All of this is after a few years ago when it looked like the band could go either way. They never stopped touring or releasing new music, but frontman Pete Bernhard was releasing solo records, studying herbalism, and working at the Bohemian Grove. But something has clicked over the last few years, their live show is better than ever, and they’re riding the upswing in interest in the roots that they helped fuel themselves with their punk-infused interpretation of old time string music.
I’ll be honest with you, when I initially listened to this record, I thought it was going to be a hard sell. It’s a fairly dirty recording for starts, with no real crispness to it or a separation of the parts. Of course this was on purpose to capture the live, vintage feel that The Devil Makes Three tries to attain, but I found myself having to listen through some muddiness to really glean the lyric or the heart of the song the first few times through. It’s also a fairly sparse project, and I was worried there just wasn’t enough here to sell it to a wide audience.
But The Devil Makes Three can’t be denied, and after a few listens, you’re wearing out your repeat button. What The Devil Makes Three does so well is the same thing Pokey LaFarge does: they pick up on all the subtleties and nuances of vintage string music, not just the big, obvious flavors and modes. What then separates The Devil Makes Three from Pokey is that they pay that appreciation forward with a punk attitude. With so many of the string bands around these days—you darn near need to affix a cattle guard to your coach just to shoo them all aside when driving through a college town—the sentiment seems to be that vintage instruments and curly mustaches are all it takes. They don’t pick up on the nuances that made old time music timeless. They’re simply playing new music with old instruments.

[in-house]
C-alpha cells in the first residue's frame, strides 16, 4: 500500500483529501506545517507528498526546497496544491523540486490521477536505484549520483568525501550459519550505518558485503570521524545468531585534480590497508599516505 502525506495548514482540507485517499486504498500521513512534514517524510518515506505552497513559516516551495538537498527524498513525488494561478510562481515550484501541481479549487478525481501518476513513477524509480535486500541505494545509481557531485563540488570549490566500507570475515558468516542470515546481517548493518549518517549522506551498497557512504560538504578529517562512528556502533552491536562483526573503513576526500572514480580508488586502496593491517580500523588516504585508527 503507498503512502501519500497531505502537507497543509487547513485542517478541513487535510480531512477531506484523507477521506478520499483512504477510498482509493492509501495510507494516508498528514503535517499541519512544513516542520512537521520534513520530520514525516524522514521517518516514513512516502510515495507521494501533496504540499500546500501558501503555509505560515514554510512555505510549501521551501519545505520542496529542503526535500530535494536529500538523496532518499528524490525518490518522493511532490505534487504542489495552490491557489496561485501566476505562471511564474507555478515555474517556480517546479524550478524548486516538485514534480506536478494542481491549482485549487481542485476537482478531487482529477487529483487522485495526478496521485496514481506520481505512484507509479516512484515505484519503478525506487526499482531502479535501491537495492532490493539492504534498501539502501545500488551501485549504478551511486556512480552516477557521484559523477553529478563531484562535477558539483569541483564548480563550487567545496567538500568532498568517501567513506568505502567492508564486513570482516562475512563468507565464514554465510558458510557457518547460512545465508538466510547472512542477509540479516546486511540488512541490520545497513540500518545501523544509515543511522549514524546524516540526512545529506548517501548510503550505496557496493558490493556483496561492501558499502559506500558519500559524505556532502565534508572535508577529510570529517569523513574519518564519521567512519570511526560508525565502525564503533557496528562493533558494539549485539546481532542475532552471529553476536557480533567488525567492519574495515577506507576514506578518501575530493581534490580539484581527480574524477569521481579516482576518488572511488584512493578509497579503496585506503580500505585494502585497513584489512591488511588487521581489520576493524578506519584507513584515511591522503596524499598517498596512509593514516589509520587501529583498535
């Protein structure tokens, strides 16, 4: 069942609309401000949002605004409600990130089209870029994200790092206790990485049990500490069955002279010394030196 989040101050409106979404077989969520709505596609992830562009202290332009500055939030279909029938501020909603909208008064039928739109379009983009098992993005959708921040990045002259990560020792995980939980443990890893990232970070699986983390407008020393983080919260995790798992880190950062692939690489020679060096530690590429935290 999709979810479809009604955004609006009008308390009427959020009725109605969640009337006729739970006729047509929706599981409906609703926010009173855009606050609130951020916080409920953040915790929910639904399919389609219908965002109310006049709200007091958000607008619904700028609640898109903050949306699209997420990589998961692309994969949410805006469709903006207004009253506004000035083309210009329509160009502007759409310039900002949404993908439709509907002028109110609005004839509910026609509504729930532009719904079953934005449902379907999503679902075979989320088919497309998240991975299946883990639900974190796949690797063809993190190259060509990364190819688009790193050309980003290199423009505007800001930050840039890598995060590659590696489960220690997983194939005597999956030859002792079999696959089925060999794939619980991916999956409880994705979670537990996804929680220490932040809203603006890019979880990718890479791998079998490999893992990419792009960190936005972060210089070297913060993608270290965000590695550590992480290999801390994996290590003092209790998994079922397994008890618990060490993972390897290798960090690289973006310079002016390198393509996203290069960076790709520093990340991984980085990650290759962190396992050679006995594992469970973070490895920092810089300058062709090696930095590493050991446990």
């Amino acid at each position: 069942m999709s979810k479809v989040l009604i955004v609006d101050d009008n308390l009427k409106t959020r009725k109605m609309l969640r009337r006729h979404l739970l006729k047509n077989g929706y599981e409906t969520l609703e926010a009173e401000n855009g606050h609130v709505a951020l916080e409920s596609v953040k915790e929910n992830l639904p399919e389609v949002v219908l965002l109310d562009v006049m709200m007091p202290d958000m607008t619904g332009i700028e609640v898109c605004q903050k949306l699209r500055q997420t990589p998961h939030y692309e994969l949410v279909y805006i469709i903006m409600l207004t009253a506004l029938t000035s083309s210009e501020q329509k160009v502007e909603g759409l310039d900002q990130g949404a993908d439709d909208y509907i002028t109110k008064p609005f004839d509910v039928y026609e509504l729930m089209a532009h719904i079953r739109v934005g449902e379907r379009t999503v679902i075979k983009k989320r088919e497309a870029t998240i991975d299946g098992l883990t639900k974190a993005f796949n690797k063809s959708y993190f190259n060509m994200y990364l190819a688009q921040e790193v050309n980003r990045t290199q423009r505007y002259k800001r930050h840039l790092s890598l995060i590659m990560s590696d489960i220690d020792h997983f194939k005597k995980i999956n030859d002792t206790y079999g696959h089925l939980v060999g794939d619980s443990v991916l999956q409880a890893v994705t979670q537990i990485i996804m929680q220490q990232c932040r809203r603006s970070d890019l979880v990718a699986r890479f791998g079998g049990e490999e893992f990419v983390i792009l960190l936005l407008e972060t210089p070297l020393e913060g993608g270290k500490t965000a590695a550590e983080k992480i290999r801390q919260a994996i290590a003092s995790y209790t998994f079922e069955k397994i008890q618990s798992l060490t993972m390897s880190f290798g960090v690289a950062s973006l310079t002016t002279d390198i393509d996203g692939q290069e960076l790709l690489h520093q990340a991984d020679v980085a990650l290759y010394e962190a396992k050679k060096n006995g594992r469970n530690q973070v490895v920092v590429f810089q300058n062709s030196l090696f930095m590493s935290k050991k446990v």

The Devil Makes Three are not fast players. They don’t set your head spinning with blazing technique or technical song structures made to impress you with their prowess. They simply know how to meld melody to story like few others, making their songs stick to your bones and embed in your brain until you downright crave this music. Anyone with enough time and disciple can learn how to move their fingers quickly. It’s a whole other skill set to be able to listen to music and deduce how it speaks directly to the human soul.
I’m A Stranger Here doesn’t stray too far from the traditional, 3-piece lineup of the band, with frontman Pete Bernhard, Lucia Torino on standup bass, and Cooper McBean on banjo and guitar. But there are a few horn sections, a little percussion for added flavor, and the fiddle makes a welcome appearance as well. Songs like “Worse Or Better” and “Dead Body Moving” wear down your resistance to move uncontrollably and are bolstered by Lucia Torino’s sweet harmonies. “Hallelu” and “Spinning Like A Top” make you dizzy from the deliberate use of wit in the lyrics and are finished off with an infectious melody. “Stranger” and “Forty Days” evoke the ragtime/early jazz influences that make up the unique sound of The Devil Makes Three.
This one may take a few initial spins, but you very well may find your next favorite record. I’m A Stranger Here is finally affording The Devil Makes Three the national recognition they’ve deserved as being one of the first, and one of the best of the punk-infused string bands.
1 ¾ of 2 guns up. 4 of 5 stars.
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